The Mexican president, Andrés Manuel López Obrador, has no intention of giving his arm to twist when it comes to the electricity reform. The United States, the main trading partner, has already expressed concern about the initiative that limits private power generation and that threatens to halt the growth of renewables. Given the possibility that the issue may arise during the bilateral summit on November 18 with President Joe Biden, the Mexican president said on Wednesday that he would insist that it is an internal issue. “This is a matter that corresponds to us, the Mexicans,” he declared at a press conference.
The summit, to be held in Washington, will address migration, access to covid-19 vaccines and problems in supply chains, the Mexican government has explained. Officially, the electricity reform will not be one of the priority issues. However, this initiative has aroused misgivings in the Biden Administration and is closely followed by its diplomatic representatives. The ambassador to Mexico, Ken Salazar, said Tuesday that US companies are “concerned” and that the Latin American country requires this investment.
Despite pressure, for now subtle from US officials, López Obrador already knows how he would respond to Biden about what is his top legislative priority at the moment. “It is not on the agenda, but if it arises we would explain what the reform consists of,” he said. “In the event that he told me something, I would say to him: Well, President, they don’t want to stop stealing and tell me what to do in these cases, do I become an accomplice or do I represent my people with dignity?”
The president has accused multinationals such as Spain’s Iberdrola of being corrupt. There is no known complaint to the Attorney General’s Office against the company, but the president does not forgive him for his apparent closeness to previous Mexican governments. “Those of Iberdrola, of the electricity industry, who had the audacity to even hire a former president of Mexico as an employee, they also hired the Secretary of Energy of the federal Government,” he said this Wednesday. This association has fueled the hostility of the president against companies in the sector.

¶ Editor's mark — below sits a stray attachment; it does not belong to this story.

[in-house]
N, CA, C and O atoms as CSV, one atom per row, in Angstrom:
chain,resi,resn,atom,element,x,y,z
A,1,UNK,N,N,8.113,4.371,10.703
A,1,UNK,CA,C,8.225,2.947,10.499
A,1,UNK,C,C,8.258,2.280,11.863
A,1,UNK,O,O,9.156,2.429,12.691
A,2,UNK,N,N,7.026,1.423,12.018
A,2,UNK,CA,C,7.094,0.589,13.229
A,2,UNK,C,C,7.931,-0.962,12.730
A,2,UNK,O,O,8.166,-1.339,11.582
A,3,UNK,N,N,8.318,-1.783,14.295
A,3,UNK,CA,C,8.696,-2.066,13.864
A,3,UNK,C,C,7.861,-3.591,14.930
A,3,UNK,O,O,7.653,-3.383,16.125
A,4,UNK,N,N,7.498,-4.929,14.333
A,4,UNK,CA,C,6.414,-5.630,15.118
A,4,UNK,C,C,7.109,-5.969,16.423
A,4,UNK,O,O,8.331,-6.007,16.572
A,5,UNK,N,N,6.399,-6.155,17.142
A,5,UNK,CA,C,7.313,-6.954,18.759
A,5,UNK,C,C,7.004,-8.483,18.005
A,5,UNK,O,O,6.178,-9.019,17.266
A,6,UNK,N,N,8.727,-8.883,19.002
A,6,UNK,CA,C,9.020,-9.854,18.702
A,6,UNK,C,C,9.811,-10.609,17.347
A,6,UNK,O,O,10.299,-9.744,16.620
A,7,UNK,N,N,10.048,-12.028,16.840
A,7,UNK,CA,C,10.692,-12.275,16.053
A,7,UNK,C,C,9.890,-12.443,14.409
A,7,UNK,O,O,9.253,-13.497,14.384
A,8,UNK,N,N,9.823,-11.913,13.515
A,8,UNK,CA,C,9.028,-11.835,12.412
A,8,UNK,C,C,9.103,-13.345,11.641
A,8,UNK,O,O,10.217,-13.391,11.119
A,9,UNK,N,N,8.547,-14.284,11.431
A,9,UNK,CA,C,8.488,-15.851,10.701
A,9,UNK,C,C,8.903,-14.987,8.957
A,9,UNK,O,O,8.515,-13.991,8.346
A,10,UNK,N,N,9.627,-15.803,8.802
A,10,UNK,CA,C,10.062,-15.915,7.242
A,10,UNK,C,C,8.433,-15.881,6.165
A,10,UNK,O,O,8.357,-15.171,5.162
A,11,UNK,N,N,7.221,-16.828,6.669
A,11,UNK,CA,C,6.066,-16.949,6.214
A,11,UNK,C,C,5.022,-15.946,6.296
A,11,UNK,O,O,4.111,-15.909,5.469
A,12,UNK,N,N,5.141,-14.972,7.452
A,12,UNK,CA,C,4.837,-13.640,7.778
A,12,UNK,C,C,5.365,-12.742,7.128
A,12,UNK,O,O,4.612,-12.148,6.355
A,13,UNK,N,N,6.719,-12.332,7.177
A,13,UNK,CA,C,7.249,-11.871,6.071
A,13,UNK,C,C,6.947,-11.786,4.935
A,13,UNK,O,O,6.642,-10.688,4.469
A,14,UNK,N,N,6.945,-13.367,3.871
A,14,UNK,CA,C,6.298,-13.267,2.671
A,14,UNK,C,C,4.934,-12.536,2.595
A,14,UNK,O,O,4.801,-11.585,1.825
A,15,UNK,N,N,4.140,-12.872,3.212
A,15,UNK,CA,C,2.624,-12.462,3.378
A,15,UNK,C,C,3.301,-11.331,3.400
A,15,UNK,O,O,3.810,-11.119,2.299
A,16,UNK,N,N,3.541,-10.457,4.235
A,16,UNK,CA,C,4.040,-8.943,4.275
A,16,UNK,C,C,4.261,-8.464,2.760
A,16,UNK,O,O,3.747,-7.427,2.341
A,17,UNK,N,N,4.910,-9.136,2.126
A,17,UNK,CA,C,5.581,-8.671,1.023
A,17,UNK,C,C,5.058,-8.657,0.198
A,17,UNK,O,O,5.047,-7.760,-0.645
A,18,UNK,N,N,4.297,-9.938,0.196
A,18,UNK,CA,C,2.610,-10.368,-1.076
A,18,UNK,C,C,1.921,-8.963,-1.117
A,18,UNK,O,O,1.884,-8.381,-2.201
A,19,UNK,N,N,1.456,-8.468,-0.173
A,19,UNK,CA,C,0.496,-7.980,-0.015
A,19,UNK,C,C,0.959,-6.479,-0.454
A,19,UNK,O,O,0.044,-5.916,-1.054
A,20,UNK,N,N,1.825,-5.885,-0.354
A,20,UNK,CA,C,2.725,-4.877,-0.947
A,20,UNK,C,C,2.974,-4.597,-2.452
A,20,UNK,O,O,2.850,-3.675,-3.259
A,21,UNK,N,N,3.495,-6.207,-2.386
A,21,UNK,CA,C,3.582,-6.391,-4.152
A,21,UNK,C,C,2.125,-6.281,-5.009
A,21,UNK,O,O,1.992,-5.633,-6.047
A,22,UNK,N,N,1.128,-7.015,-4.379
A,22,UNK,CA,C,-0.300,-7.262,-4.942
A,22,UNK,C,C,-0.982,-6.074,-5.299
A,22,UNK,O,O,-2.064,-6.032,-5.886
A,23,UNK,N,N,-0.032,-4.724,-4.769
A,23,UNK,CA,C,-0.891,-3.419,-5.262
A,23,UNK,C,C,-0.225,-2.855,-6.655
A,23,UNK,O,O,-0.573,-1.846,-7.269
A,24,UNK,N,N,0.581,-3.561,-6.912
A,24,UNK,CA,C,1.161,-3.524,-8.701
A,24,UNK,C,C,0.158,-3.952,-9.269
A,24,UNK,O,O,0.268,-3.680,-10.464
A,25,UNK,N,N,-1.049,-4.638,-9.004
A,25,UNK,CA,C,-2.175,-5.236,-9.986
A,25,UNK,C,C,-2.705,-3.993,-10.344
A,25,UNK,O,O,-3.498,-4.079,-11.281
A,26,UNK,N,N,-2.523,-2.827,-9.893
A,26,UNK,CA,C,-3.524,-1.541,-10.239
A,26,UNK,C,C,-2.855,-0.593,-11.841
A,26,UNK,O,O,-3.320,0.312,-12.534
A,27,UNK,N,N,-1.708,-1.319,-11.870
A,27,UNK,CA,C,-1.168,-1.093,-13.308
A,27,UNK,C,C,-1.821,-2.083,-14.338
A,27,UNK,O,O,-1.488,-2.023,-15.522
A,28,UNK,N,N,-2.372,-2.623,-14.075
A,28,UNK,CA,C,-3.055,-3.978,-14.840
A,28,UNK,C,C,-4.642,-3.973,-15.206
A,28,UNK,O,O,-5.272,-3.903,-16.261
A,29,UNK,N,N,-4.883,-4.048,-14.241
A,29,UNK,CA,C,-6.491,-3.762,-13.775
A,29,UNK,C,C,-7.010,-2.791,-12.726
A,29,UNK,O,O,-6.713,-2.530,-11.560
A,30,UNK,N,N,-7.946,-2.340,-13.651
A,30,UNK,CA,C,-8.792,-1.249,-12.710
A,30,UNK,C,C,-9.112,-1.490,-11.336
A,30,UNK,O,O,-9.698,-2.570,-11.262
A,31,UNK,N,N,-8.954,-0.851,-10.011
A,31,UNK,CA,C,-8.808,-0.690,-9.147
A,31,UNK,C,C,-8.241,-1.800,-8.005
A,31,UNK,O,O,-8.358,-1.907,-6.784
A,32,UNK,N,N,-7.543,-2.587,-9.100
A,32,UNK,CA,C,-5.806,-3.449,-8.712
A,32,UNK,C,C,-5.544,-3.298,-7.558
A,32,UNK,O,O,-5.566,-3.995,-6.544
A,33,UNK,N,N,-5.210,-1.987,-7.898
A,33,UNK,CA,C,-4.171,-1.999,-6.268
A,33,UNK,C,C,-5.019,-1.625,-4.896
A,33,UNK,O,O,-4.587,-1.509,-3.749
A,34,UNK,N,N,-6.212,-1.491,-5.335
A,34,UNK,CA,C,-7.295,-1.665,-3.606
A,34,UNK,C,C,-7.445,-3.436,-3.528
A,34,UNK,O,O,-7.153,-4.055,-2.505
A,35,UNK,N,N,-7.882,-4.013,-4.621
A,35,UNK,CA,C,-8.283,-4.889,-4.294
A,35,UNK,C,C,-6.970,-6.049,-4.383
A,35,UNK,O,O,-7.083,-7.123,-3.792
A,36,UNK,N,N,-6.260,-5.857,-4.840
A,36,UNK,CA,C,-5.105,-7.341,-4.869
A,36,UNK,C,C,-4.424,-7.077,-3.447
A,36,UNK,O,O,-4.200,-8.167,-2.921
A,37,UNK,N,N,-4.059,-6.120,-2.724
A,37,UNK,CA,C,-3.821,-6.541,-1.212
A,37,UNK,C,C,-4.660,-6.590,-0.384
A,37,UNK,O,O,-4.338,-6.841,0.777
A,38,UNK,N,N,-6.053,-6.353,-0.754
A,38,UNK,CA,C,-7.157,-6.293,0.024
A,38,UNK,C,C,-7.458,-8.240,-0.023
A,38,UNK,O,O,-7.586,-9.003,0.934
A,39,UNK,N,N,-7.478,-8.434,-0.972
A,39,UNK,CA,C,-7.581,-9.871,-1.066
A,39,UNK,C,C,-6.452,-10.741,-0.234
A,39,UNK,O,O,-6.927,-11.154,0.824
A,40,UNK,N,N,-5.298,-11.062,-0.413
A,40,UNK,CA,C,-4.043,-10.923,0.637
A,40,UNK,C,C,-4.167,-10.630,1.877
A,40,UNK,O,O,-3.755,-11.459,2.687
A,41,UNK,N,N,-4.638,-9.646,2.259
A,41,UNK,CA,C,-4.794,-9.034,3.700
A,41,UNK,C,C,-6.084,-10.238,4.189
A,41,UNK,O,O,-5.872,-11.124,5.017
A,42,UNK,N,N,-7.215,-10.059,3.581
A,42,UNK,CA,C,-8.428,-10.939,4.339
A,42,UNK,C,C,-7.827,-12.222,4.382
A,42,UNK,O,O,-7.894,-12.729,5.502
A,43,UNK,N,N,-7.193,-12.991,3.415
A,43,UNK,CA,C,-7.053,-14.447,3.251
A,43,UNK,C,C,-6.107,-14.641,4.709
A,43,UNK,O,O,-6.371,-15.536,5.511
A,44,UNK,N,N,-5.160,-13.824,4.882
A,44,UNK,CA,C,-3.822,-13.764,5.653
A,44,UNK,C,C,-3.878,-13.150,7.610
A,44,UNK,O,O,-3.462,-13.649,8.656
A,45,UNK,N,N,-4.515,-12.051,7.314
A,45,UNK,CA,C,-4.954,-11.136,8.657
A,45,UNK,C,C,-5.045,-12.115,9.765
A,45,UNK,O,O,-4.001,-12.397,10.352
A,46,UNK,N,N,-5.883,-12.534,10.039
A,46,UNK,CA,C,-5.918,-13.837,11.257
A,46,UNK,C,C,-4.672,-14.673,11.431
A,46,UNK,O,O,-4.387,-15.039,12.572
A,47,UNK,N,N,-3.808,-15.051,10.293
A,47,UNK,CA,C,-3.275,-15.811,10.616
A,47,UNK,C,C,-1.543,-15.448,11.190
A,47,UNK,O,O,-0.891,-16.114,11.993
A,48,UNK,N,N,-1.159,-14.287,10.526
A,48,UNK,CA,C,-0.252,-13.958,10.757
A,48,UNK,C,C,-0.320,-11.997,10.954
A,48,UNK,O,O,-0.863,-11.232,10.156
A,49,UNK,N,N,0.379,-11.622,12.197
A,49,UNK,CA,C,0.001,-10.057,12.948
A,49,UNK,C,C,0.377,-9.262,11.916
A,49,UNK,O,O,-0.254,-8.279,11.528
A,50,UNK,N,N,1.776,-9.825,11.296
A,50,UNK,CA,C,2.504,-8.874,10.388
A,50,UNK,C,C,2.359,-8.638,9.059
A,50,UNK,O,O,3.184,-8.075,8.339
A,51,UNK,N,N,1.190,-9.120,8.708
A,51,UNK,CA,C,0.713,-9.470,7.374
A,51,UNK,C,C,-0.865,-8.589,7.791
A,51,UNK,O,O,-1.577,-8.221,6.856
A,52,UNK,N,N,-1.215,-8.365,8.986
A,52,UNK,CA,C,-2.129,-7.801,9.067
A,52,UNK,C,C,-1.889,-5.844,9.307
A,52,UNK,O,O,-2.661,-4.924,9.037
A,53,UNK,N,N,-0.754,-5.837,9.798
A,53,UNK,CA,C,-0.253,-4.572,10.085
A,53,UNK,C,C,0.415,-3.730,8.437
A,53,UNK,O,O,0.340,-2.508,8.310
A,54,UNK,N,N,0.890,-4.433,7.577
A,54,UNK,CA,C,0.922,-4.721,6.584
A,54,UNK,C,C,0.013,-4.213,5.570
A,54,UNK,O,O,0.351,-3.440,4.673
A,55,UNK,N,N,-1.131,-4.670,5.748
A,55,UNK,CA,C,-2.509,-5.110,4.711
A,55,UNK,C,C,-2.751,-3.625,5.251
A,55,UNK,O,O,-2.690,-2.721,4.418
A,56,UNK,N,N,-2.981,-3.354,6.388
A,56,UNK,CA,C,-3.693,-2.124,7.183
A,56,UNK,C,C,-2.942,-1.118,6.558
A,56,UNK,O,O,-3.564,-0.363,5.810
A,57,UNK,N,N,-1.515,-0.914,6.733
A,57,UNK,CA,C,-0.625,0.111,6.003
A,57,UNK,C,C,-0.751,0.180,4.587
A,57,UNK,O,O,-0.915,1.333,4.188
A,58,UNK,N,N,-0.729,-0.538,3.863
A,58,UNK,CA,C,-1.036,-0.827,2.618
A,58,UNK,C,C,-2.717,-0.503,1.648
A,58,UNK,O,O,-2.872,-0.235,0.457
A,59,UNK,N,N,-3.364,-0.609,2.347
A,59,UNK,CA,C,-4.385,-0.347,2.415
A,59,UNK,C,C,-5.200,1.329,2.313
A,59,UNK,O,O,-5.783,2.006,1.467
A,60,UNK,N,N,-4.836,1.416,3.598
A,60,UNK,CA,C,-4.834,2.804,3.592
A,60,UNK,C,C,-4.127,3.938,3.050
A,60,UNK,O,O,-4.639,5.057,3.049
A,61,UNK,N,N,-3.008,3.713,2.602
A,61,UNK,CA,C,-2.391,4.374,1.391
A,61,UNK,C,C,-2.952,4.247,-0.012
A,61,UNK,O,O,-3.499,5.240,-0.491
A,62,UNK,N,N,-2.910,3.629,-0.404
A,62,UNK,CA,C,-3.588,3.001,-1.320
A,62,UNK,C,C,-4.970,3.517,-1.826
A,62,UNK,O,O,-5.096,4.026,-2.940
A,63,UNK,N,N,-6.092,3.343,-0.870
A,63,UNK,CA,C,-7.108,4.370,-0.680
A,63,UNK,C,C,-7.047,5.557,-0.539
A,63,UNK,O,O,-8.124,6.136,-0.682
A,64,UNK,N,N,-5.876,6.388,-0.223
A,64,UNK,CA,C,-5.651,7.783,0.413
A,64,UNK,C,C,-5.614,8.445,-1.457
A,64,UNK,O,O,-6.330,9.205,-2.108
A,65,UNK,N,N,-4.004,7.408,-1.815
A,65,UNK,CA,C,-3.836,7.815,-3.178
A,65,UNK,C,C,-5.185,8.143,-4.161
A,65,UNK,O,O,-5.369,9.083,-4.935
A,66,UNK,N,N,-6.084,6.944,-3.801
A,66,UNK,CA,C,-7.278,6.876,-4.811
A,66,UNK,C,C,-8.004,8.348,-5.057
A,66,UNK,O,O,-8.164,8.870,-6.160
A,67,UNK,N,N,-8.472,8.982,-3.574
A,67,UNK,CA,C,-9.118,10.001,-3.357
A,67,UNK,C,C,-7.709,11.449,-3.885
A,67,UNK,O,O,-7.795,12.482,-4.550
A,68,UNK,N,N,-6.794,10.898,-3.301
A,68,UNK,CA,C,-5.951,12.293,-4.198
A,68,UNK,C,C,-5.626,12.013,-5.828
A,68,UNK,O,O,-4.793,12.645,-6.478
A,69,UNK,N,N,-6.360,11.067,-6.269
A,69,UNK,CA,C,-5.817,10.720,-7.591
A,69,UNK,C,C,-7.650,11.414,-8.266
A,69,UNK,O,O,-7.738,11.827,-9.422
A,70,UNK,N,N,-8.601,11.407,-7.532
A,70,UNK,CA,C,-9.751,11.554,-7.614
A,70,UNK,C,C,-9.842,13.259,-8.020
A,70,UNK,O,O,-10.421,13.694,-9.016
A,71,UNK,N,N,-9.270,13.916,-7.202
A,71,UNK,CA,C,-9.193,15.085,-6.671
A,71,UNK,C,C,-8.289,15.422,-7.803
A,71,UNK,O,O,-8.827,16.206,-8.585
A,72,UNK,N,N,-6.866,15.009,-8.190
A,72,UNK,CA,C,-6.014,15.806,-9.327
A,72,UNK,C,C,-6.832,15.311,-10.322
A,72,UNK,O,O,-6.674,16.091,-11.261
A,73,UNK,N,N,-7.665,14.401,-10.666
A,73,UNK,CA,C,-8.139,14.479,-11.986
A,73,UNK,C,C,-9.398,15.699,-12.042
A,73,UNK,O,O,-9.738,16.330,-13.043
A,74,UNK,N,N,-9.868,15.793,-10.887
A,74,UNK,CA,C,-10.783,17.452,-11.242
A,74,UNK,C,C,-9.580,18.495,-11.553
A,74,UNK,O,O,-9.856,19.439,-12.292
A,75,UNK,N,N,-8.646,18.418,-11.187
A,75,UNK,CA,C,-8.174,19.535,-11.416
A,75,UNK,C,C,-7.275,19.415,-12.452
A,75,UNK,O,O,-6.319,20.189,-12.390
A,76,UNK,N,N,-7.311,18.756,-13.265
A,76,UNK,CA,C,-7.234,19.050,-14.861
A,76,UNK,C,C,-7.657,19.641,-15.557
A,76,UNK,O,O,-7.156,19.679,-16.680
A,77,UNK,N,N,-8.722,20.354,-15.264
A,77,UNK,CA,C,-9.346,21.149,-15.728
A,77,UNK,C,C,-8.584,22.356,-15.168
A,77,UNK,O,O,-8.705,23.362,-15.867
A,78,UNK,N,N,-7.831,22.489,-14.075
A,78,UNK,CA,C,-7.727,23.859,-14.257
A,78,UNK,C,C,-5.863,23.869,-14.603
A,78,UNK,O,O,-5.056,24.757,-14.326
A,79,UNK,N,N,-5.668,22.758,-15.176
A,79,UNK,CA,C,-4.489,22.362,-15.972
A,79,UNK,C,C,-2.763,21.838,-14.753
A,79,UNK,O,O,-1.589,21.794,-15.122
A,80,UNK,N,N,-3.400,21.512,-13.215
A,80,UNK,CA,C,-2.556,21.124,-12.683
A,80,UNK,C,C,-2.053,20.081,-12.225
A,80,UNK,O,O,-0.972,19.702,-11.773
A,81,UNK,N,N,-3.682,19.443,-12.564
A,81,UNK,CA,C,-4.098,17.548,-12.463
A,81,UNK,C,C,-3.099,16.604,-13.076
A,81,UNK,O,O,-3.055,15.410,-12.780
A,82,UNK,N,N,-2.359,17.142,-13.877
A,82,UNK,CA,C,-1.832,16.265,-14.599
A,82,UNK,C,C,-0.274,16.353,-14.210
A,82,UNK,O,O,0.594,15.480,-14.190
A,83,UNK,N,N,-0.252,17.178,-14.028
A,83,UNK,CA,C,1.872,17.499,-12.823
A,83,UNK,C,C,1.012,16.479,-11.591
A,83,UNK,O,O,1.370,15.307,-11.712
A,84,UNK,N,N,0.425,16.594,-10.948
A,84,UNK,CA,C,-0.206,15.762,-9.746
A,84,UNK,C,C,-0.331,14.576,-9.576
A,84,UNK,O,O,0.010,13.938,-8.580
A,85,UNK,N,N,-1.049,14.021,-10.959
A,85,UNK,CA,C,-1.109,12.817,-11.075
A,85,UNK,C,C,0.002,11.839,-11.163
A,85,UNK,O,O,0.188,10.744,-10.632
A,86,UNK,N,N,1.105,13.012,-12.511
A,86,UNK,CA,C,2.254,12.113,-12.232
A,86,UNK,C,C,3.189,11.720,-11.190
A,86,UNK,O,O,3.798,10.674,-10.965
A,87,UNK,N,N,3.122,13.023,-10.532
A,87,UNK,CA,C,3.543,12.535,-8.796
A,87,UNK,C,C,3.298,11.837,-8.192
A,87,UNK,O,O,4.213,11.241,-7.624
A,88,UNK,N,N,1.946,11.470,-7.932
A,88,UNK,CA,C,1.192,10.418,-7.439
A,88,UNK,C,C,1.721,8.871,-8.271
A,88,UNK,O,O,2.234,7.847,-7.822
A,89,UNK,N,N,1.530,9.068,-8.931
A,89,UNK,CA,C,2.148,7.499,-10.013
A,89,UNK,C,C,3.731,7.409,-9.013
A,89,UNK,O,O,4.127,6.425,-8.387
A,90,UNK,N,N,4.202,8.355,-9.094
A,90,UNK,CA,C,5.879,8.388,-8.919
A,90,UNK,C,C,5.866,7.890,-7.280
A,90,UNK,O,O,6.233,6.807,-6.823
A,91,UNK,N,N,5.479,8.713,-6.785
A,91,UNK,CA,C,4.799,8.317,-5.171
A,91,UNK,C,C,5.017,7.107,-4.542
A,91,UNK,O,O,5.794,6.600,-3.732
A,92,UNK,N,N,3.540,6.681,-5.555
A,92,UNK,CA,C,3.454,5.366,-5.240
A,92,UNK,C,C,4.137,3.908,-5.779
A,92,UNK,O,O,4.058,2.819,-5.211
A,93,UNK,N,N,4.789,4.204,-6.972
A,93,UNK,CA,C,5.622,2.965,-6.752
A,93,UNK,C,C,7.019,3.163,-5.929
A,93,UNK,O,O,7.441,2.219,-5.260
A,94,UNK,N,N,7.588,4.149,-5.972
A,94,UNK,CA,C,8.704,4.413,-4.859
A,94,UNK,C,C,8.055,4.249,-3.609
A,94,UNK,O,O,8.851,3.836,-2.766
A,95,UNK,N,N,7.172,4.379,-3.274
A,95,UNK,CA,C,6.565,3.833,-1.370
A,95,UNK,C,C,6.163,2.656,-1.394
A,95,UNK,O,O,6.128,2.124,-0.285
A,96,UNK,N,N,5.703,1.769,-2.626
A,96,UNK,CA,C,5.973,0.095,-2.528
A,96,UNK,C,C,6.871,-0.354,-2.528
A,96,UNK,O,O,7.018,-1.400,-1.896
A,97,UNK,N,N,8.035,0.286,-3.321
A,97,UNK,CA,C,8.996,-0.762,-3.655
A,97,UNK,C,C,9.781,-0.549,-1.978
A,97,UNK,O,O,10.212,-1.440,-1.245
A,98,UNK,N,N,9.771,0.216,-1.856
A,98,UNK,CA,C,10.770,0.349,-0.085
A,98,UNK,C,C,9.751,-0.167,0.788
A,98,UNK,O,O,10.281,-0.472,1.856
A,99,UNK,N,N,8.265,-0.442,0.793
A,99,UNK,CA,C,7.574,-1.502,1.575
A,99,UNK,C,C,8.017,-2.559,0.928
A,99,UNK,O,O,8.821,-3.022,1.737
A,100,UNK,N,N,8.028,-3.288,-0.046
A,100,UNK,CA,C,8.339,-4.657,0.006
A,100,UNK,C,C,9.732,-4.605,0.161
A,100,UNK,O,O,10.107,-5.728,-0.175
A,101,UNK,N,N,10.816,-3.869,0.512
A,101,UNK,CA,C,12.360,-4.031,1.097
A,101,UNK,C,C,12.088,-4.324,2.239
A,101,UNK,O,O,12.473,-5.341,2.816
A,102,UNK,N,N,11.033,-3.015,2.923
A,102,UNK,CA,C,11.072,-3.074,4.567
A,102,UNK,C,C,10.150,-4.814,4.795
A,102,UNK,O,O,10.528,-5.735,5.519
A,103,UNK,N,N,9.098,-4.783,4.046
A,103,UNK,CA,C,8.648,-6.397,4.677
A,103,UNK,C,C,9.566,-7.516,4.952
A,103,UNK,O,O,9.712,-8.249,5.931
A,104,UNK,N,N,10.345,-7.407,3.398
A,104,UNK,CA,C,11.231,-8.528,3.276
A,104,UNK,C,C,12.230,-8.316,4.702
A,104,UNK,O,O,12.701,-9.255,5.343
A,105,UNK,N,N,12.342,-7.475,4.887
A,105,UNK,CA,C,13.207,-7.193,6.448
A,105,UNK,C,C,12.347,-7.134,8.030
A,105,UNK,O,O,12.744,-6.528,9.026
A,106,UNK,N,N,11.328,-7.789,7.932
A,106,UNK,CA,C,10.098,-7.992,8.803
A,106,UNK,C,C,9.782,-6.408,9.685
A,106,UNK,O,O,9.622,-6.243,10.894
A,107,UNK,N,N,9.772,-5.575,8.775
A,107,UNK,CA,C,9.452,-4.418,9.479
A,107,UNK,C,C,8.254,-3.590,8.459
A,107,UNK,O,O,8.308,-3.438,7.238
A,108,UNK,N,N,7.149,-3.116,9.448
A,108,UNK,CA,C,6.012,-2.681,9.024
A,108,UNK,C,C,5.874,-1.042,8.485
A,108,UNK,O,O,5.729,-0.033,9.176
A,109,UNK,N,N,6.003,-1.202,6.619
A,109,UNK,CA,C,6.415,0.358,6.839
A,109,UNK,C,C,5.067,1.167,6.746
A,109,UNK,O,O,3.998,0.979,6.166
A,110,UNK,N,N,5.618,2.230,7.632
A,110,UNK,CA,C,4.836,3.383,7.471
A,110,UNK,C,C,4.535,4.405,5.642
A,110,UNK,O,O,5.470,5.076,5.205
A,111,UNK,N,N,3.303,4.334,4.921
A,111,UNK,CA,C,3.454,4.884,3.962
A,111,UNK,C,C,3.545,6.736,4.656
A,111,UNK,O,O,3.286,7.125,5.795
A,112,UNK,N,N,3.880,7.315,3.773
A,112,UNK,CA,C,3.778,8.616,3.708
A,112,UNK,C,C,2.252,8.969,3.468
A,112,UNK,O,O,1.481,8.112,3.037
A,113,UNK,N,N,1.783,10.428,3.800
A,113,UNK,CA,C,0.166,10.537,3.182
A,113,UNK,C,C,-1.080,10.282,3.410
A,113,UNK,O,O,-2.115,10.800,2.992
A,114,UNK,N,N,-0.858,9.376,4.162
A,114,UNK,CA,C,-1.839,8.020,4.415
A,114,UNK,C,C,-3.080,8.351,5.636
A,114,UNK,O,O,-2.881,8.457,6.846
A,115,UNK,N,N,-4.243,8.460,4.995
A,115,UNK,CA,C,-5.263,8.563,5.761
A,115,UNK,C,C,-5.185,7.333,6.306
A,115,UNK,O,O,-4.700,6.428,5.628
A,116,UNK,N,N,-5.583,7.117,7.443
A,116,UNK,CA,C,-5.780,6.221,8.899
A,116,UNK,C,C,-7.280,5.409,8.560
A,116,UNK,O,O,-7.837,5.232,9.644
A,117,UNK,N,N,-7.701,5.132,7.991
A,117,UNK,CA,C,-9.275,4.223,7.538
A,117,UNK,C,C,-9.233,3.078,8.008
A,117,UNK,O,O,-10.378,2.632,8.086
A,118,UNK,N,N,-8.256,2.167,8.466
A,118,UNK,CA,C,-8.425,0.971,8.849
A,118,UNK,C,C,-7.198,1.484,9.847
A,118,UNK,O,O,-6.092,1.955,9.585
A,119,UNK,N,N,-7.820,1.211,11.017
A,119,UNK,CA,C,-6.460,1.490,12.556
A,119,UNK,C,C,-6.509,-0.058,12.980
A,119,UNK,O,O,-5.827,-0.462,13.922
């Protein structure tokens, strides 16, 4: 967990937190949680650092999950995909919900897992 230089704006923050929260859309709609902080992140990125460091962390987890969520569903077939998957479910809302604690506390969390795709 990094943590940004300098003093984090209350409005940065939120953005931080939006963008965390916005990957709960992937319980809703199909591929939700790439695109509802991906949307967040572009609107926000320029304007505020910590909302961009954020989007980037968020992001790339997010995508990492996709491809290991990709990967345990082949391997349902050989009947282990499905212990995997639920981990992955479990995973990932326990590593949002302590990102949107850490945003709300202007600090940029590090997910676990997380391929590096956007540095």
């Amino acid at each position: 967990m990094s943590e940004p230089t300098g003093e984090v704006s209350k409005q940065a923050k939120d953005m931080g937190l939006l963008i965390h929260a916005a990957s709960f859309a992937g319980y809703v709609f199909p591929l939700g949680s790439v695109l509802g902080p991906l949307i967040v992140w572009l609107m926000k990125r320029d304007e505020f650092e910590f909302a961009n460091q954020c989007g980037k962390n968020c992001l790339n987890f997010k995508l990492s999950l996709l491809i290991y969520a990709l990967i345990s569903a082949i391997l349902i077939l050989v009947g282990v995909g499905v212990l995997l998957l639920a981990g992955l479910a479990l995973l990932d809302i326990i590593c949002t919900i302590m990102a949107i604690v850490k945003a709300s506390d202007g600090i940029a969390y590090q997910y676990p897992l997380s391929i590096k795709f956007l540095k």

Legally, the Mexican position is that the energy sector is outside the T-MEC, the free trade agreement that unites the three North American economies, and that the Government has a free hand to legislate on this matter. “If you ask me, I don’t think I will do it because it is very respectful and that is a matter that corresponds to us, the Mexicans, we are not going to give advice to other countries, to other governments, to make recommendations and he is very respectful of our sovereignty, ”said López Obrador.
The electricity reform includes the cancellation of all current contracts signed by private power plants and the renegotiation of the terms by the Federal Electricity Commission (CFE), in addition to the elimination of the agencies that regulate the market autonomously. The private initiative has reacted with alarm. They are more than 40,000 million dollars invested in the sector, of which around 1,000 correspond to US investments in renewable energy, according to Ken Salazar. After meeting last week, separately, with the Secretary of Energy Rocío Nahle and with businessmen in the sector, the diplomat said he did not know “if it is possible to reach a resolution.”
Regardless of pressure from the US, the government has to get enough votes to pass the constitutional reform, which requires a two-thirds majority. The PRI and the Green Party have not yet clearly defined their position and will be key to determining the success or failure of the initiative.
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